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darkoz
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Mission146
July 15th, 2021 at 10:51:28 AM permalink
Quote: Wizard

This topic of front loading got me to thinking.

My formula on the target point to play a must-hit-by progressive is based on when does a single bet become positive EV.

However, after fiddling with some numbers, if we assume the player is going to play until a must-hit-by is hit, then I show there is positive EV in playing below that point. It's better to not play hope other players pump up the jackpot and leave, but if you're swinging through a casino and won't return for a while, then, yes, I show the breakeven target point is about twice as far from the must-hit-by point as the point if going by a positive EV on the next bet.

I think I'll working on the target point for such a patient player.



I believe it worse than that.

Between must Hits hitting early and competitive teams sitting early I would say there is no break even point that would ever be reached

That is, if you just wait until the MH is breakeven you will find the seat already occupied until it hits and you wasted your time waiting.

And other times the machines hit Early.

Must Hit break even points to BEGIN PLAY are basically useless in the real world.

So when is proper time to start playing under real world conditions?
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Mission146
Mission146
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July 15th, 2021 at 11:15:57 AM permalink
Quote: Wizard

This topic of front loading got me to thinking.

My formula on the target point to play a must-hit-by progressive is based on when does a single bet become positive EV.

However, after fiddling with some numbers, if we assume the player is going to play until a must-hit-by is hit, then I show there is positive EV in playing below that point. It's better to not play hope other players pump up the jackpot and leave, but if you're swinging through a casino and won't return for a while, then, yes, I show the breakeven target point is about twice as far from the must-hit-by point as the point if going by a positive EV on the next bet.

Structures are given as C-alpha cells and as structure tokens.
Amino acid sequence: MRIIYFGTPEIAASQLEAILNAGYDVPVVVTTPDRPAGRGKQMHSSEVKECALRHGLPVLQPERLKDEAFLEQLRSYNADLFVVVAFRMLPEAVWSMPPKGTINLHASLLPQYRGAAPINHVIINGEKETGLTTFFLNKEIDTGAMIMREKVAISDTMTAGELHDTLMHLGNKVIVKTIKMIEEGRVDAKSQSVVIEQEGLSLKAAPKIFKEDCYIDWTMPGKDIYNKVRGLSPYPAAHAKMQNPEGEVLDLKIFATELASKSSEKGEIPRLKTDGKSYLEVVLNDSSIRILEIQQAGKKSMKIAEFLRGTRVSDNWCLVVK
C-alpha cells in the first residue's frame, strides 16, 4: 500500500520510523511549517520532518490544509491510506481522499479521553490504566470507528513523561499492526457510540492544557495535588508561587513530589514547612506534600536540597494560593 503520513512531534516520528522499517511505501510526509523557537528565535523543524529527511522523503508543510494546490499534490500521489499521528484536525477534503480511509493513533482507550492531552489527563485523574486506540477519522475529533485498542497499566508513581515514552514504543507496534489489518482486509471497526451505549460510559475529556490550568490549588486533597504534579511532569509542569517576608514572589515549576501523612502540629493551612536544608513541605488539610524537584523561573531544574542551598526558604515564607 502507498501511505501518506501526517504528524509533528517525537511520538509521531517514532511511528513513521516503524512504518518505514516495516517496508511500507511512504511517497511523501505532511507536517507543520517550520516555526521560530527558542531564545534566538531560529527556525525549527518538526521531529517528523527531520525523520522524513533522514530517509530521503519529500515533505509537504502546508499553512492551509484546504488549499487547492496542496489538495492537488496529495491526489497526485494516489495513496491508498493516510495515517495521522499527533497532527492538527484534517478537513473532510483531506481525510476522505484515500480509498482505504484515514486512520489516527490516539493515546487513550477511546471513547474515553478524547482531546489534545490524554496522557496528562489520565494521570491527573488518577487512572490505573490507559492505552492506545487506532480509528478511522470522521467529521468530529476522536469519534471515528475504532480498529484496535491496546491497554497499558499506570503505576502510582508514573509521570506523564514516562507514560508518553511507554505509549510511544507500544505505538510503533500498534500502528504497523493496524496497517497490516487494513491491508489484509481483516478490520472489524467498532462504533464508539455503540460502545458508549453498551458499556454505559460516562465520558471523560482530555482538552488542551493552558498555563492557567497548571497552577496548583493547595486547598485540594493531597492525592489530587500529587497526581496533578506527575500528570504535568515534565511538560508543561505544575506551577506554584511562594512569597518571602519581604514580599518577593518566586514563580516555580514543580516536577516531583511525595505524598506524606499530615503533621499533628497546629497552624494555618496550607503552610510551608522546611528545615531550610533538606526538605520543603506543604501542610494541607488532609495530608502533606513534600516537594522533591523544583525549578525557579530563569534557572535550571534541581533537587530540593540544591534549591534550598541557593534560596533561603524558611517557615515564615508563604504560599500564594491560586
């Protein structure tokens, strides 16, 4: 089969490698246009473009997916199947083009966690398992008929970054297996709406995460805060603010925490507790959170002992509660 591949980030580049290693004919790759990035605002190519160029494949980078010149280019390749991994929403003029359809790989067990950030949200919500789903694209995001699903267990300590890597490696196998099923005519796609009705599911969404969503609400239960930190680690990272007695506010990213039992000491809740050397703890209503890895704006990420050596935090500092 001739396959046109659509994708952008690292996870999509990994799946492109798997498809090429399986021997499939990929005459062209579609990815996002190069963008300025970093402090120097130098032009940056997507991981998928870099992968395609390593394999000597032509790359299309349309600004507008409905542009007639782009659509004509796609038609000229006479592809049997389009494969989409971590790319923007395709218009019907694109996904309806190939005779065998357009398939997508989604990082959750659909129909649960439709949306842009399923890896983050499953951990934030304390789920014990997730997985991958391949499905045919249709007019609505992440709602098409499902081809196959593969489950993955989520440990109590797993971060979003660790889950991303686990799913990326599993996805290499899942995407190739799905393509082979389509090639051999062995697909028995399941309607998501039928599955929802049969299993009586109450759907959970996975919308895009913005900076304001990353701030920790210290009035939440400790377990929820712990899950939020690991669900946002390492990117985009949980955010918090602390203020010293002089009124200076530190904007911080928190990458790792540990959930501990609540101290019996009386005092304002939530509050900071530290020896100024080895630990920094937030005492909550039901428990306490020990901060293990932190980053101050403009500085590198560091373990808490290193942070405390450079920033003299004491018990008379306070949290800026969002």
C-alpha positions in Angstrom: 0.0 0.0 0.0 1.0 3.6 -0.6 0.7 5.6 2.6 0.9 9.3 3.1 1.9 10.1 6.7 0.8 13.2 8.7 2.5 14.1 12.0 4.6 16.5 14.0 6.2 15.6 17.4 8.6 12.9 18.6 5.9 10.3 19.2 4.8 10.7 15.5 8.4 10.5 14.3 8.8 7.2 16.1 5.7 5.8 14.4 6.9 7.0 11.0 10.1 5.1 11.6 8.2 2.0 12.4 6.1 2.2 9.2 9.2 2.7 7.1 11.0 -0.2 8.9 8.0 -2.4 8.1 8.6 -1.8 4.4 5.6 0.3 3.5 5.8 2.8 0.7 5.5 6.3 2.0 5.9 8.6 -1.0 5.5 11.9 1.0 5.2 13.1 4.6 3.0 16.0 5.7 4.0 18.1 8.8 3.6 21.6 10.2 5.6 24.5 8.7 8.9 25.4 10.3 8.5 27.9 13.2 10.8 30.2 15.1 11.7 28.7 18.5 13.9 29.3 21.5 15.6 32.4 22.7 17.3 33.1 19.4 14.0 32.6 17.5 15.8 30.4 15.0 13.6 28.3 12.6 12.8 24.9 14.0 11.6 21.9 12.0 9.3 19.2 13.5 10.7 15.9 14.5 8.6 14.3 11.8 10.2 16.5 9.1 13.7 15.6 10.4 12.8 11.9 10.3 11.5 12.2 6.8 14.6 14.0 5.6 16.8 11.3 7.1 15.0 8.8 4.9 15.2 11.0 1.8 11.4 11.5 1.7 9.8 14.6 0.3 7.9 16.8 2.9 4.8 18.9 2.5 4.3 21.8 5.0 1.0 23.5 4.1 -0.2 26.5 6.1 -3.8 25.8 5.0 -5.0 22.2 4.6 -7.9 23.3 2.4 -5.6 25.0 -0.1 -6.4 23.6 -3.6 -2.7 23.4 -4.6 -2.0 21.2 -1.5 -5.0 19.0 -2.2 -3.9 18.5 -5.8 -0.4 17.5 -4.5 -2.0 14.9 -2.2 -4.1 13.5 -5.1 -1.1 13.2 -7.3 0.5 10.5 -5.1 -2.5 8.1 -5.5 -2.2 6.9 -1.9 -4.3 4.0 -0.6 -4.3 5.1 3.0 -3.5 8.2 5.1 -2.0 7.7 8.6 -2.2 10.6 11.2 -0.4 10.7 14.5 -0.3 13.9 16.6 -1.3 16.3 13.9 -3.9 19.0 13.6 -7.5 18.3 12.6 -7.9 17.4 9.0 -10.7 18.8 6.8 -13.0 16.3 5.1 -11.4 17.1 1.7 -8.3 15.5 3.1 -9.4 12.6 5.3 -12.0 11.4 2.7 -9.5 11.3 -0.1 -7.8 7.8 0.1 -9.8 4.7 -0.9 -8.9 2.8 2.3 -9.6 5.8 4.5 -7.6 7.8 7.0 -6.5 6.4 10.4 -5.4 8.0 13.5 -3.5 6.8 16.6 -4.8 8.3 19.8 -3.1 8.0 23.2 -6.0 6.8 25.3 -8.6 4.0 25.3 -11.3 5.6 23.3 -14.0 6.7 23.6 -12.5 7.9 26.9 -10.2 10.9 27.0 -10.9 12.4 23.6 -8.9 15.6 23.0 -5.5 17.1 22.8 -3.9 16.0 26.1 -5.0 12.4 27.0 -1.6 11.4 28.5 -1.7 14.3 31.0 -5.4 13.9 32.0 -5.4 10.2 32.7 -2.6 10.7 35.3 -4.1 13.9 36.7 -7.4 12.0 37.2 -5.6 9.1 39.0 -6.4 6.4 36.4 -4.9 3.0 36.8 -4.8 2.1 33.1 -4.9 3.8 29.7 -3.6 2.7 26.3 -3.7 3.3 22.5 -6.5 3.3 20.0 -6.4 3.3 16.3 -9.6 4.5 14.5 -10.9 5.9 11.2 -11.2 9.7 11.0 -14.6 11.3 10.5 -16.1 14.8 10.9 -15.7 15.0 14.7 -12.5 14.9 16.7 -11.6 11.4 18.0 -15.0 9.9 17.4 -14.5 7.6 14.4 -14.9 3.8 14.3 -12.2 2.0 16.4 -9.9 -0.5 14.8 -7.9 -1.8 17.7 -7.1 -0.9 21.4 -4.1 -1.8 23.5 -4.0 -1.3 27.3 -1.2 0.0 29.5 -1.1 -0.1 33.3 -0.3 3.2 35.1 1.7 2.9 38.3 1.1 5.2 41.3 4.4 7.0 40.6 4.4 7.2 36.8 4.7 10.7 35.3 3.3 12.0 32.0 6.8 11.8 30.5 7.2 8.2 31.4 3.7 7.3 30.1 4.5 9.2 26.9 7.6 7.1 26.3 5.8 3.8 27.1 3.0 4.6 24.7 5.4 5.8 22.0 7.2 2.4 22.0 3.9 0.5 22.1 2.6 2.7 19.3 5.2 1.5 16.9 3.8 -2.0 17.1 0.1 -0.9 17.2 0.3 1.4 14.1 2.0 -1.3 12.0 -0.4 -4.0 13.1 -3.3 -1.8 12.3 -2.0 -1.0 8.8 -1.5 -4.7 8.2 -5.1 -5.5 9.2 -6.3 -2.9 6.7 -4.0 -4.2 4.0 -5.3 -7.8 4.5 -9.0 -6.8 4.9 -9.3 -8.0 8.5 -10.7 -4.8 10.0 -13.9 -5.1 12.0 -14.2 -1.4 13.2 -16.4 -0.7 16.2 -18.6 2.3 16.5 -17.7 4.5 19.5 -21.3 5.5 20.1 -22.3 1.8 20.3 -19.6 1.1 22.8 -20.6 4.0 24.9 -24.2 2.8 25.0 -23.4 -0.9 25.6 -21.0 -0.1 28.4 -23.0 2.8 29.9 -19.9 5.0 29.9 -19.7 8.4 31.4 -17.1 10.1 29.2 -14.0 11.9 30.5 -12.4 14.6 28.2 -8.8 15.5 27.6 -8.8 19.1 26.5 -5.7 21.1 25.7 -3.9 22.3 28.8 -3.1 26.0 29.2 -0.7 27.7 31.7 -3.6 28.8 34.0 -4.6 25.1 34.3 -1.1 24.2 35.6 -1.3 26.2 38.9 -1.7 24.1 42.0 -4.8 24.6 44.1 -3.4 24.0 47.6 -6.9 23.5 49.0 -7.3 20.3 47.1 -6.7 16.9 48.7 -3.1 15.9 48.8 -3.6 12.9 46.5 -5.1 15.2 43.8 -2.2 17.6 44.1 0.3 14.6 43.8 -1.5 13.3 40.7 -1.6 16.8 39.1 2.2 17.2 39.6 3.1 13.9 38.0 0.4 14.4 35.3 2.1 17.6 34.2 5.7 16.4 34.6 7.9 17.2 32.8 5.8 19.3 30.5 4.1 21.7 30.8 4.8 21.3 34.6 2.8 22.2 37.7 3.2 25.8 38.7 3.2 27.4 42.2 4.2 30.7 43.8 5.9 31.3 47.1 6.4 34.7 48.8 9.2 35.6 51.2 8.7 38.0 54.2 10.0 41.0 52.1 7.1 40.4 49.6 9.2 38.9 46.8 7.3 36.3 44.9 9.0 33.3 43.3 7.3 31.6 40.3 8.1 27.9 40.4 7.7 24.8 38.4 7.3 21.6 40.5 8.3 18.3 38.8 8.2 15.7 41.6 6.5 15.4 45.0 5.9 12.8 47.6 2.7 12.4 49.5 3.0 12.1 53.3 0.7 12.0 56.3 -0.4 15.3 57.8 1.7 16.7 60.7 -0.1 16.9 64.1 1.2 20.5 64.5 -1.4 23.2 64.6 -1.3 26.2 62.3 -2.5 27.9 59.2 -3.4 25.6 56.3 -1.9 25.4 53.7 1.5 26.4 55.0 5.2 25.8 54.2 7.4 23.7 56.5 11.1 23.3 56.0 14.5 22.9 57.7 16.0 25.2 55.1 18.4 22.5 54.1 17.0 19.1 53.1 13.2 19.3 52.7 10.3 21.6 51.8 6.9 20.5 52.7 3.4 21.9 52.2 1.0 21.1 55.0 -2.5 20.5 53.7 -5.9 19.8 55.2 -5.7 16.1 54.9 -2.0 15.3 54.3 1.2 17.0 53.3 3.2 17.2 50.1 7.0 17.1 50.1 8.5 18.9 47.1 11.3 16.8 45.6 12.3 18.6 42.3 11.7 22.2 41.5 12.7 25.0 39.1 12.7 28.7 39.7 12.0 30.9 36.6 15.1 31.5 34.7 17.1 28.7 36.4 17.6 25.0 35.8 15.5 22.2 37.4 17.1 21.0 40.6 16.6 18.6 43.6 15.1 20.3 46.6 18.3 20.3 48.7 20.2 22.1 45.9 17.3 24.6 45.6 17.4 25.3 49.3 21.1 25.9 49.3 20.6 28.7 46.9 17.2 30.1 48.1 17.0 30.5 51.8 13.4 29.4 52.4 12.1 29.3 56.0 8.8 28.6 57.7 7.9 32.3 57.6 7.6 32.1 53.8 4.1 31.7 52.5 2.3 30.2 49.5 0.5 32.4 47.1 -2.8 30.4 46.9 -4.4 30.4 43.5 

I think I'll working on the target point for such a patient player.



There are so many more factors involved than that it's difficult to even know where to start.

For the purposes of this post, I am only talking about the machine taken in isolation, so no players card implications, mail or anything like that to further muddy the waters.

If there's an overall House Edge for the machine that a person can assume, that's all well and good, but that doesn't mean that is the only thing that a player should go by for the following reasons:

1.) The first thing that a player wants to look at when deciding whether or not to play is not only the expected hit point, but also the expected drop on the reels (base game) when trying to reach that expected hit point. The jackpot seed values as a percentage, if they are known, should be added to the house edge of the machine in question to tell the player what is likely to happen on the reels, and therefore, the expected, "Drop."

If a player does not do that, then the player is effectively double-counting the seed value of the progressive that he intends on taking down in the first place. He's also counting the seed value of a progressive (if not playing for the Major) that he will probably not hit.

2.) If the player is targeting a Minor, then if the player cannot be expected to hit the Major during this time, the player should consider the percentage meter contribution to the Major as good as gone. Even if it's not to be considered as gone, then any percentage contribution to the Major will at least be percentage that the player is not getting on the base game in the course of his play.

You could consider less than 100% of that meter contribution as good as gone by calculating it against the probability that you will hit the Major during this time, but that seems silly. These things are way too volatile to bend over backwards trying to get to 100.5%, or whatever and you will likely have better EV opportunities (if not single opportunities, then in the aggregate) elsewhere on the floor with far less risk in the amount of time playing this will take.